Wednesday, November 30, 2016

Where Do The Days Go?

Whoopee-doo, I finally took the pumpkins and fall leaves out of the outside window boxes today and replaced them with evergreen boughs and poinsettias, the poinsettias being fake but still adding a burst of holiday color.

It's still raining.  Our pond is fuller than we've ever seen it.  We designed it with a spillway to handle any possible overflow and this afternoon there was a veritable stream coming out of the pond via the overflow.  The overflow is over flowing.  Parts of the bank that have never felt water before are starting to erode a bit.

The ducks and geese are elated.  They think it's spring time.  If they're not playing a vigorous game of water polo, they're all grazing on the green, green grass of their pasture.  Even the chickens can be seen out all day long.  Most likely supplementing their late November diet with worms that have come to the surface of the soil to keep from drowning.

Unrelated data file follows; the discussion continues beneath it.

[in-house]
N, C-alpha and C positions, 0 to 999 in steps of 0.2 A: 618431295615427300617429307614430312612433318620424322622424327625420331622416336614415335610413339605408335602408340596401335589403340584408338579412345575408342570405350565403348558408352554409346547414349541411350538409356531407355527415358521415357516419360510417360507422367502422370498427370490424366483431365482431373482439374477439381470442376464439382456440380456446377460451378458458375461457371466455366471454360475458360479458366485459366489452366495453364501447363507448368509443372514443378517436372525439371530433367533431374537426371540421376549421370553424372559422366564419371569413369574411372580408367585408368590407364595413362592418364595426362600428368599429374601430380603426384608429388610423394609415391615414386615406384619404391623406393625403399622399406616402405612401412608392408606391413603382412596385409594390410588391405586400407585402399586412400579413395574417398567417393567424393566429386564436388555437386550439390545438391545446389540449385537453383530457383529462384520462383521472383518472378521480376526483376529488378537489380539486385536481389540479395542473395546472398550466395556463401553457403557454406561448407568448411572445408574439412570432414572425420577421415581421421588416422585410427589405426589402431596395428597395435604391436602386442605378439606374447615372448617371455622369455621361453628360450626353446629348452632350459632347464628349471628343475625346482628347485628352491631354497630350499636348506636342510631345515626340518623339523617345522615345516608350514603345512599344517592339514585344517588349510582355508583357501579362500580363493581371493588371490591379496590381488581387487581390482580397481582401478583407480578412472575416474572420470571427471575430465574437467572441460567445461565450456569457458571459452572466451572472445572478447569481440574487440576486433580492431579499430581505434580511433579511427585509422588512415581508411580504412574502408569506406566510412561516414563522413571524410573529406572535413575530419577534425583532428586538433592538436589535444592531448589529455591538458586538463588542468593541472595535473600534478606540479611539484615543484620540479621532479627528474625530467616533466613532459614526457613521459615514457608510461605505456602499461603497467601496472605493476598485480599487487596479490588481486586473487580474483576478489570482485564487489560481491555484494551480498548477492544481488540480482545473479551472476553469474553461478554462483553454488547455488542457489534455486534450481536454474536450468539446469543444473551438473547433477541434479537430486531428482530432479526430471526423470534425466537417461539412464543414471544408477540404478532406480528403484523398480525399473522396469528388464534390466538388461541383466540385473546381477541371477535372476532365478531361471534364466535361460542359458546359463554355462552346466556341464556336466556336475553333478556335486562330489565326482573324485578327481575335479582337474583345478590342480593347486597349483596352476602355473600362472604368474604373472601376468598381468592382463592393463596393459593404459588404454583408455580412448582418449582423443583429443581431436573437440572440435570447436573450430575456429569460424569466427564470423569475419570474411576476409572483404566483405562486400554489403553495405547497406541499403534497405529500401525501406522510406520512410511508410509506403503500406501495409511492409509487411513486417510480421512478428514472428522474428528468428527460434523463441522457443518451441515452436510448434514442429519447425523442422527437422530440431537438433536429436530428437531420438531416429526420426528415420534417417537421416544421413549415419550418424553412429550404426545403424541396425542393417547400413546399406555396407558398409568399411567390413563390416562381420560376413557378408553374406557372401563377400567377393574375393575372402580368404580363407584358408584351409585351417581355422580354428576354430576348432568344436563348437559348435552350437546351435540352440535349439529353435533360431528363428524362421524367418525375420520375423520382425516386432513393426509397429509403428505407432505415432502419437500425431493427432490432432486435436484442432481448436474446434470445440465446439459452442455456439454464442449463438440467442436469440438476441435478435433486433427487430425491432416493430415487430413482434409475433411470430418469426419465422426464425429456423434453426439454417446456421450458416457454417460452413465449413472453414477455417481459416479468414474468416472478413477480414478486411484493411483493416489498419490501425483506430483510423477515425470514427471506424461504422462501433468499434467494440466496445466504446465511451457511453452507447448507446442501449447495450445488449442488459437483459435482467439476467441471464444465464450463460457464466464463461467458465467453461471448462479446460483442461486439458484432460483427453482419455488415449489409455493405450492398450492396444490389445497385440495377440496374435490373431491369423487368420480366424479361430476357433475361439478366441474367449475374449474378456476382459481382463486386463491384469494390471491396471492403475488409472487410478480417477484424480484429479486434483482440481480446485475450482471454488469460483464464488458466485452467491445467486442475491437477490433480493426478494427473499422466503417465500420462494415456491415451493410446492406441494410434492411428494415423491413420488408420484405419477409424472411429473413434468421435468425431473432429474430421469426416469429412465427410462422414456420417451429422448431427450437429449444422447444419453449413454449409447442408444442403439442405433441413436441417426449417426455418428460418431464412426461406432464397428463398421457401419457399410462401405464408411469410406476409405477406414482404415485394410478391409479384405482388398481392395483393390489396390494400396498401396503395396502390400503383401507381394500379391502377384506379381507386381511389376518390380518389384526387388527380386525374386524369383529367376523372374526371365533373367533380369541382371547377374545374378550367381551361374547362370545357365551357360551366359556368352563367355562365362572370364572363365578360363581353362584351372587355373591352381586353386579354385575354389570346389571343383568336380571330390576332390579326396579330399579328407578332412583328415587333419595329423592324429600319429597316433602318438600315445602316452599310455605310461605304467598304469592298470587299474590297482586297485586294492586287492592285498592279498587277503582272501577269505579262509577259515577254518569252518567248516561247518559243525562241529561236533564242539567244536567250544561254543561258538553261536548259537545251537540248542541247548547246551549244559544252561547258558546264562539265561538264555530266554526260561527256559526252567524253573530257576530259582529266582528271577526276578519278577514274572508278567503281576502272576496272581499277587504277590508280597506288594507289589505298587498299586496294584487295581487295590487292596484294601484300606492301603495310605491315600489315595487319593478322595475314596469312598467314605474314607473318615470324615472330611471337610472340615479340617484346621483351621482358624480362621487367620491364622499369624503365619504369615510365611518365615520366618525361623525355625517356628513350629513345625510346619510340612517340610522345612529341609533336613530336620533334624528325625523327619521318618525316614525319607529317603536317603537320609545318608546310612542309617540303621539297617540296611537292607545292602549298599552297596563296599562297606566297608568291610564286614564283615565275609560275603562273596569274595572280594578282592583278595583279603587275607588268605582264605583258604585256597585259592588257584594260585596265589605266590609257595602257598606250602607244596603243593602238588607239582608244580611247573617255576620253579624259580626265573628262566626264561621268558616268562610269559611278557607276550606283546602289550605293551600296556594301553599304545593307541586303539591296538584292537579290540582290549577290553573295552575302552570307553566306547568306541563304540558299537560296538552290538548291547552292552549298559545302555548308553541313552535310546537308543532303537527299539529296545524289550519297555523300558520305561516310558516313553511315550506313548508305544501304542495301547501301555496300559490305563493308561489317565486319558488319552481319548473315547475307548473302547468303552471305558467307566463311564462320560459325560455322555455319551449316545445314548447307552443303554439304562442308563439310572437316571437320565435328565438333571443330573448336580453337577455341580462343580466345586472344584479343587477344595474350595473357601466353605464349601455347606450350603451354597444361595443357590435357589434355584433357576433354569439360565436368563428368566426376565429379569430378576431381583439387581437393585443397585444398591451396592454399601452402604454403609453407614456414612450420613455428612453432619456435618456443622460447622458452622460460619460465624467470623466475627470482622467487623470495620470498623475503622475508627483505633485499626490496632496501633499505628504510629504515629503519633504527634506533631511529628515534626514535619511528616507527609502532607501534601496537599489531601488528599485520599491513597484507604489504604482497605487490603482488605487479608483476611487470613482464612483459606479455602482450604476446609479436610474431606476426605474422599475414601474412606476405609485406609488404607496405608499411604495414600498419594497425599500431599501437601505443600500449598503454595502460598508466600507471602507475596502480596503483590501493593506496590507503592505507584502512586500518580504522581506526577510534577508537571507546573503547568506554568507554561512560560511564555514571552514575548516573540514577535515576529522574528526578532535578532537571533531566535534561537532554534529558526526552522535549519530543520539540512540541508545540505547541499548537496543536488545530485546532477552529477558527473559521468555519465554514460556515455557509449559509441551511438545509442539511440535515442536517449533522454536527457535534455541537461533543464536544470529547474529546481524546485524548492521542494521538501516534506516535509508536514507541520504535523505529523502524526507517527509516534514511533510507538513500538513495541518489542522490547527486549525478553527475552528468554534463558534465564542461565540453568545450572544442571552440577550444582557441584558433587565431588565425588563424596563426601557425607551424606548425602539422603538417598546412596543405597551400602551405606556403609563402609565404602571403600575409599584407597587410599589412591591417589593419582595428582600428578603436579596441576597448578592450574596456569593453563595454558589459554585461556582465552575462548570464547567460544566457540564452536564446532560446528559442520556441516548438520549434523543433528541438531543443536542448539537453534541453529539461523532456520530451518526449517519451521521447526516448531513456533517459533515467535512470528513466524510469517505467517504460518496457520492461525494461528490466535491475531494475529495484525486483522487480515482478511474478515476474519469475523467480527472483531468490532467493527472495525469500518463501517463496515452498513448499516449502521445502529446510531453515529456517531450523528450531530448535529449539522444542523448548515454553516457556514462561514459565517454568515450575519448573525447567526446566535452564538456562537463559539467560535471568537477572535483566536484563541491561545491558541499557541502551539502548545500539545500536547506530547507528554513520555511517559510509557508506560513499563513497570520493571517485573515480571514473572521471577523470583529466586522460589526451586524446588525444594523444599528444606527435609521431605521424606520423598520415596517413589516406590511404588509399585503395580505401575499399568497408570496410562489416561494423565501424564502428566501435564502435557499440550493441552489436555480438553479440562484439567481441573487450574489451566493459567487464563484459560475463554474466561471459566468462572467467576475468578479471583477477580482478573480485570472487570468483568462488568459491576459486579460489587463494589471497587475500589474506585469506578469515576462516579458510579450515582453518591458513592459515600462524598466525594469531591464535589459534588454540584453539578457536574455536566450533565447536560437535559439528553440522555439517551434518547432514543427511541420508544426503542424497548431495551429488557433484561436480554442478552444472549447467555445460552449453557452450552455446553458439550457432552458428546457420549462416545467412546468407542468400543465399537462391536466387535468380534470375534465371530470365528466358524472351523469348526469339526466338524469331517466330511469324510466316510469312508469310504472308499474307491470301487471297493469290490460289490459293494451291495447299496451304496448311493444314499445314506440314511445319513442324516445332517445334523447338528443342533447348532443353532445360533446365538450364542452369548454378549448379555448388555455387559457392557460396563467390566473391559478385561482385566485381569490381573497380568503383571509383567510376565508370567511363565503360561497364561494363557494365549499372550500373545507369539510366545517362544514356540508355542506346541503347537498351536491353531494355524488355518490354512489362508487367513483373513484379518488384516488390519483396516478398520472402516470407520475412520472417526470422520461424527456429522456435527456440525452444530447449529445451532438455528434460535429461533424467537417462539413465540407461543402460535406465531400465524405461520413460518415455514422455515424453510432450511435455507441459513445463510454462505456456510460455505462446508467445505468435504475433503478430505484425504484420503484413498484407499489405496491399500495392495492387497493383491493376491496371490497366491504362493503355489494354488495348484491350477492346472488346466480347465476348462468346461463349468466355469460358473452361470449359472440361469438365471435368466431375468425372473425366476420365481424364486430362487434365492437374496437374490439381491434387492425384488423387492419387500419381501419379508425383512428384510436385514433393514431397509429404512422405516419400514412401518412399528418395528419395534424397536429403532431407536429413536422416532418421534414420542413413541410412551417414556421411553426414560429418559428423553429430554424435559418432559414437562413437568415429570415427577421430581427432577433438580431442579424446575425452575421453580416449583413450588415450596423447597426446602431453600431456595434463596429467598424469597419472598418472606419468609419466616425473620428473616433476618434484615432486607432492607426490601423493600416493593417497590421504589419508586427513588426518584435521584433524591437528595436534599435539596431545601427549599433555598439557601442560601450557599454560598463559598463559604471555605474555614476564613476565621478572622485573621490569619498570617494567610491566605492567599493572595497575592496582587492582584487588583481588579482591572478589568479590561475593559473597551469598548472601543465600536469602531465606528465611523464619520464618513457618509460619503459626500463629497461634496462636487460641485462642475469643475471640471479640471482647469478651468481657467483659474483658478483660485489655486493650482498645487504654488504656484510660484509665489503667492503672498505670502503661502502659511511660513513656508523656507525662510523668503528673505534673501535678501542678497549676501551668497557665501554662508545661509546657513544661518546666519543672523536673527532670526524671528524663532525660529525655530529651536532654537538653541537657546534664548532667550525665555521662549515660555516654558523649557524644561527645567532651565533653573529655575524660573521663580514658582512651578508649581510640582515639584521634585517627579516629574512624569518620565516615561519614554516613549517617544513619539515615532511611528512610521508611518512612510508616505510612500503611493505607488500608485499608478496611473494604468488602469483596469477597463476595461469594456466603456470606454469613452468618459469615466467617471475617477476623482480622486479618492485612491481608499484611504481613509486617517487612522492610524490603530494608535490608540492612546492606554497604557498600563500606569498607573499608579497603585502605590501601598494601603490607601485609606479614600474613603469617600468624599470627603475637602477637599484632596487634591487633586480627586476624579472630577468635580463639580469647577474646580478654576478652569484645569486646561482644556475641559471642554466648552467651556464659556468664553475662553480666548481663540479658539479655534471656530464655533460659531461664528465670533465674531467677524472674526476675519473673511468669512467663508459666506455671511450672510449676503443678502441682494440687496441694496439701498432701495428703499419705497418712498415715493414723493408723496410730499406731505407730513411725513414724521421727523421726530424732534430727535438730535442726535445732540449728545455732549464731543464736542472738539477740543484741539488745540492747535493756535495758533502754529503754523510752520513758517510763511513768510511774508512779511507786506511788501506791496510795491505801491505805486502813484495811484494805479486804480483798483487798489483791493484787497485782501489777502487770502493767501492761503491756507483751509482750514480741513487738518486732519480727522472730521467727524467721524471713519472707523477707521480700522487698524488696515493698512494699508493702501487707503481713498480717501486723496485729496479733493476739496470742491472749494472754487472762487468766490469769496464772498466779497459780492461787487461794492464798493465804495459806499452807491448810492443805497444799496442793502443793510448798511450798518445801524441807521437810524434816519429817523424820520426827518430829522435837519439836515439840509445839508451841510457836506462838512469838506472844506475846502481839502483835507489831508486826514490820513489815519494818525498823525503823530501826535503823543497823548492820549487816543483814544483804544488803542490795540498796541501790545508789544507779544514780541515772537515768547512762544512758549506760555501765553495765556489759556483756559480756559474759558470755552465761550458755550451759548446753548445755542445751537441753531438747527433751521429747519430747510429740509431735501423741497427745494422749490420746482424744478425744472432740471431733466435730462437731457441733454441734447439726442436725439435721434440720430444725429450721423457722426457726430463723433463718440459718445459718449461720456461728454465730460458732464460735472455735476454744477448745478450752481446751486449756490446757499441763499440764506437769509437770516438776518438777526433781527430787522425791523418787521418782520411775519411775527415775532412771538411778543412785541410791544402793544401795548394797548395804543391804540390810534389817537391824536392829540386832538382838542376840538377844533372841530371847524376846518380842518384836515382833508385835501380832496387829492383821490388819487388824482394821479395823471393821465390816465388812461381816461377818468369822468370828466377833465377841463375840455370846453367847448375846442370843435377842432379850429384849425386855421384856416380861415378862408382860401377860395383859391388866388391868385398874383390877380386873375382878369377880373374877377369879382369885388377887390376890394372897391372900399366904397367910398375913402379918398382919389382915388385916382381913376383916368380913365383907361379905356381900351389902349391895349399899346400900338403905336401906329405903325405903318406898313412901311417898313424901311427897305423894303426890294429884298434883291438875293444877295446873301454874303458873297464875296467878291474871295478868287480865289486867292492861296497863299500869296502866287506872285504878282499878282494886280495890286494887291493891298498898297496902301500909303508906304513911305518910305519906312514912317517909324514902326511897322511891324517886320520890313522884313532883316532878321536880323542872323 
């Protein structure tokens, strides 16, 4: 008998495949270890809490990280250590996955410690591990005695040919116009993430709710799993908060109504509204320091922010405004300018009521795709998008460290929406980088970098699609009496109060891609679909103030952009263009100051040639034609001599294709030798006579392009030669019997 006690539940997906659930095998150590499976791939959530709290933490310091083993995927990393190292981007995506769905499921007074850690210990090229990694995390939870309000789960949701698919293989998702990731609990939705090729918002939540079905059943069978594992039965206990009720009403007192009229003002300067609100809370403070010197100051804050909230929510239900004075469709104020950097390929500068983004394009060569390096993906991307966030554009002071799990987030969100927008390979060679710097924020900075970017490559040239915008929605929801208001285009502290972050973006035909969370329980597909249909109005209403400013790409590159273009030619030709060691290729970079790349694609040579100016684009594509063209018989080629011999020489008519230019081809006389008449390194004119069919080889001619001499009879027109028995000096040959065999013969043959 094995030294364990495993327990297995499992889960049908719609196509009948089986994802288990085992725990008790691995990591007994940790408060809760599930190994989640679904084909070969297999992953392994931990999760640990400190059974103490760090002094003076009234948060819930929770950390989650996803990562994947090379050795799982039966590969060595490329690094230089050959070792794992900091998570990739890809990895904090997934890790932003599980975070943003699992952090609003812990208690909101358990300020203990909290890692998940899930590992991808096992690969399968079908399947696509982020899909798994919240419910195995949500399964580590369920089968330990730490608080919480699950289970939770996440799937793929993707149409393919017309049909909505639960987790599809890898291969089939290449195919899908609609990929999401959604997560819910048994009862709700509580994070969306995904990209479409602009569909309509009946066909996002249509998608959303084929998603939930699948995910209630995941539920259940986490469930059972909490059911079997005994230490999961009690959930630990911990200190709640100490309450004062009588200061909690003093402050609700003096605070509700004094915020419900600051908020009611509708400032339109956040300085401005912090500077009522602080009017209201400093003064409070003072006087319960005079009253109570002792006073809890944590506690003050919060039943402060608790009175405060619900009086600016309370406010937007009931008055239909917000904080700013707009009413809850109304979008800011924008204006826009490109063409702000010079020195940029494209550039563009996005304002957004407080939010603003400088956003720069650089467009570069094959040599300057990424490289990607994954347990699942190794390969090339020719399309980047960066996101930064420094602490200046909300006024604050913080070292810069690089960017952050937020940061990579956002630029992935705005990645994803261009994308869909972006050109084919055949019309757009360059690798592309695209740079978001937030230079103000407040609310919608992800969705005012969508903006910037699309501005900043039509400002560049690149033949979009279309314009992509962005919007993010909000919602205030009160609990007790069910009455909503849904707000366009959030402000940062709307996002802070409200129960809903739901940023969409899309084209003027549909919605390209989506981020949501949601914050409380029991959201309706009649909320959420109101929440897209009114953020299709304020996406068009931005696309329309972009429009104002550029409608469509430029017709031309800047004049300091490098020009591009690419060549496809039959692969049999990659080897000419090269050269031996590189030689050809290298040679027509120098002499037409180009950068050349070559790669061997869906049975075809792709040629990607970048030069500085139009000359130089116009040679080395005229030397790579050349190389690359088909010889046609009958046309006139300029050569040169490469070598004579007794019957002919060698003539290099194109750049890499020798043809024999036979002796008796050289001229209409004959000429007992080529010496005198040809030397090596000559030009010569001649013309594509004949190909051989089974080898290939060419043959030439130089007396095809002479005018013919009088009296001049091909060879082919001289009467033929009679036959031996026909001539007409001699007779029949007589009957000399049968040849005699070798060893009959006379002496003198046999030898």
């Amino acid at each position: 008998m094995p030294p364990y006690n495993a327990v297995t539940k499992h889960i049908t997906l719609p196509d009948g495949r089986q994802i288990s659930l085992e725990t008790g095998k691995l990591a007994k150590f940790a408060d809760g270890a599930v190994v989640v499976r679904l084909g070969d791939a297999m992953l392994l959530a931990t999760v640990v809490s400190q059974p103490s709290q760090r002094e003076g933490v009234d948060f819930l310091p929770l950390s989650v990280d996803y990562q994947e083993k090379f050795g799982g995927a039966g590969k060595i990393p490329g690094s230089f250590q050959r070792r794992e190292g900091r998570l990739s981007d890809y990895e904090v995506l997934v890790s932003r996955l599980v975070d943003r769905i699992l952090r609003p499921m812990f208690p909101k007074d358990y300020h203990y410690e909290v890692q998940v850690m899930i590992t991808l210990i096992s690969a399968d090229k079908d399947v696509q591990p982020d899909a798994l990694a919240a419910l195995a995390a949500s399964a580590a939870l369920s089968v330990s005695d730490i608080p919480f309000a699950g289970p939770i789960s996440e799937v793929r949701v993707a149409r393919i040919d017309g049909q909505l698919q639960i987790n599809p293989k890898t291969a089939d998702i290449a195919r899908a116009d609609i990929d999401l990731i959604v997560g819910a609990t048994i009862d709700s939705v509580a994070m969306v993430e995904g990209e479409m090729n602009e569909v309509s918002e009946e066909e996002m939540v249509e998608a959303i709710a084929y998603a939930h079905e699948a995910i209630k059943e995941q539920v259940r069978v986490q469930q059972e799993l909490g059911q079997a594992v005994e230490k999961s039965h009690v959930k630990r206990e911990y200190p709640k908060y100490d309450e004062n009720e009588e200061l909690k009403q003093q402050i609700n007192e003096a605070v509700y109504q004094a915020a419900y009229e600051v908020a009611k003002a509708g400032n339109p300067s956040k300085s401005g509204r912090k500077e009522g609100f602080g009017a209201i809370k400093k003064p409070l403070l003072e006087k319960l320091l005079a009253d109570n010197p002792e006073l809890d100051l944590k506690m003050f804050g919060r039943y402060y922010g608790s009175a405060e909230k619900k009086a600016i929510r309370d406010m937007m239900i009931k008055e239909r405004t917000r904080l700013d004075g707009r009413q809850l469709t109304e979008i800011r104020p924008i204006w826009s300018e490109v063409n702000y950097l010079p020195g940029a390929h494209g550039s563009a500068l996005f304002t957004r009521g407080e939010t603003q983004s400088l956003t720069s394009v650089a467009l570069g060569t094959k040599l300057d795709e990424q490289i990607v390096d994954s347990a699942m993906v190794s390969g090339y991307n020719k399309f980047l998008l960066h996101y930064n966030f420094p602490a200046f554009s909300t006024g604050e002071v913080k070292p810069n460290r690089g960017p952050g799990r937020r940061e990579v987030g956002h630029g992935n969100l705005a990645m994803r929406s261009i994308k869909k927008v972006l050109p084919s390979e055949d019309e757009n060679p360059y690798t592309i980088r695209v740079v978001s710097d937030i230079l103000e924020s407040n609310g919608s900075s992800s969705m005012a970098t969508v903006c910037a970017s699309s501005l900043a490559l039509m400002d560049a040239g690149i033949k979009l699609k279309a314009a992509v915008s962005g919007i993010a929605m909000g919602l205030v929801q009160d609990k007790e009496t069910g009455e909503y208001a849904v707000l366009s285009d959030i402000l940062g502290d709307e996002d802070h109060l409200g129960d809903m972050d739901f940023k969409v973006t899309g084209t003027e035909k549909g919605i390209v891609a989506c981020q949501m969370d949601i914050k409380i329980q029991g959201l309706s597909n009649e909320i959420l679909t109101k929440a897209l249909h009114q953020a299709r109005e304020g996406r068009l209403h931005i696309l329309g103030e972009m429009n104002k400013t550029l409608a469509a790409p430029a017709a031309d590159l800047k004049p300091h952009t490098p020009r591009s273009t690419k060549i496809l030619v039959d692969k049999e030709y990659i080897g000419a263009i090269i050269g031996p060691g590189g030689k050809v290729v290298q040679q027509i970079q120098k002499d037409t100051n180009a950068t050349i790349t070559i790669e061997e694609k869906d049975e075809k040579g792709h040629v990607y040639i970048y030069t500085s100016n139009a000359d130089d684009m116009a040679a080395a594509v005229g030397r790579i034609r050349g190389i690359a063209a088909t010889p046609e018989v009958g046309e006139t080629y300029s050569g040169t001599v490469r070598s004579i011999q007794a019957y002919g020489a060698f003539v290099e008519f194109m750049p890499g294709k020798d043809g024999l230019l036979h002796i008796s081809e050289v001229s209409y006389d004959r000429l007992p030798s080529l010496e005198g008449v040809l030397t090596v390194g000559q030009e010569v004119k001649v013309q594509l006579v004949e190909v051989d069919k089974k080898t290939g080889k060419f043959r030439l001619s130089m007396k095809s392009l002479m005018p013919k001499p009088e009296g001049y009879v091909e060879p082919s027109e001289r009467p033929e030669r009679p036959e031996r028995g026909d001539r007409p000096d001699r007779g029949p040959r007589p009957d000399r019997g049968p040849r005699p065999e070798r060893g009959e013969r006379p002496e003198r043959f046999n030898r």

Tomorrow (dum-da-dum-dum) is butchering day.  Three of the geese and eight of the ducks will be dispatched to freezer camp.  Or our neighbor's smoker.  I wish it was tomorrow night at this time.  Is there anyone who likes butchering day on the homestead?  Nah, I didn't think so.


This is what happens to my quilt room when I don't have time to spend in there, but have to run in and out doing emergency repairs or making a quick holiday fabric cover for a jar of blueberry jam to be delivered to a friend, or some such thing.  I get in and get out, grabbing or doing only what I need at the moment . . .